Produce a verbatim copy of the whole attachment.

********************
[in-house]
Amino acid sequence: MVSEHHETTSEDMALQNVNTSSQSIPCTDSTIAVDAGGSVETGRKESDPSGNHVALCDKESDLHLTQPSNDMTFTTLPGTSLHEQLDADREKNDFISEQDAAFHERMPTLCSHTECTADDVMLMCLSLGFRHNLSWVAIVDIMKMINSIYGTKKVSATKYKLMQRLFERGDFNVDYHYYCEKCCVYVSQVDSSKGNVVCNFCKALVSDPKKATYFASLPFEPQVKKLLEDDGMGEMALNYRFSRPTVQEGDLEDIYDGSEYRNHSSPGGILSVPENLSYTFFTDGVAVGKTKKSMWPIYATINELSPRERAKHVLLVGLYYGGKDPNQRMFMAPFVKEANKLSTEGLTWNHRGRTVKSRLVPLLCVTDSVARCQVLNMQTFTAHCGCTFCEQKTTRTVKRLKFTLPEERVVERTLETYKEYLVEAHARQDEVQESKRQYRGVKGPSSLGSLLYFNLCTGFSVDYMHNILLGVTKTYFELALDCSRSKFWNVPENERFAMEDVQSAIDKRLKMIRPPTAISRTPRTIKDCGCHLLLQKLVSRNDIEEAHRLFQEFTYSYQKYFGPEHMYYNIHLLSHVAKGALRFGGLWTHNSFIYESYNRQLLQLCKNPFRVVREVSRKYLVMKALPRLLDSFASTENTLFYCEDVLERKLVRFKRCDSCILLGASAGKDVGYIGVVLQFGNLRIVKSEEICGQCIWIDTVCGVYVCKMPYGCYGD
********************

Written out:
[in-house]
Amino acid sequence: MVSEHHETTSEDMALQNVNTSSQSIPCTDSTIAVDAGGSVETGRKESDPSGNHVALCDKESDLHLTQPSNDMTFTTLPGTSLHEQLDADREKNDFISEQDAAFHERMPTLCSHTECTADDVMLMCLSLGFRHNLSWVAIVDIMKMINSIYGTKKVSATKYKLMQRLFERGDFNVDYHYYCEKCCVYVSQVDSSKGNVVCNFCKALVSDPKKATYFASLPFEPQVKKLLEDDGMGEMALNYRFSRPTVQEGDLEDIYDGSEYRNHSSPGGILSVPENLSYTFFTDGVAVGKTKKSMWPIYATINELSPRERAKHVLLVGLYYGGKDPNQRMFMAPFVKEANKLSTEGLTWNHRGRTVKSRLVPLLCVTDSVARCQVLNMQTFTAHCGCTFCEQKTTRTVKRLKFTLPEERVVERTLETYKEYLVEAHARQDEVQESKRQYRGVKGPSSLGSLLYFNLCTGFSVDYMHNILLGVTKTYFELALDCSRSKFWNVPENERFAMEDVQSAIDKRLKMIRPPTAISRTPRTIKDCGCHLLLQKLVSRNDIEEAHRLFQEFTYSYQKYFGPEHMYYNIHLLSHVAKGALRFGGLWTHNSFIYESYNRQLLQLCKNPFRVVREVSRKYLVMKALPRLLDSFASTENTLFYCEDVLERKLVRFKRCDSCILLGASAGKDVGYIGVVLQFGNLRIVKSEEICGQCIWIDTVCGVYVCKMPYGCYGD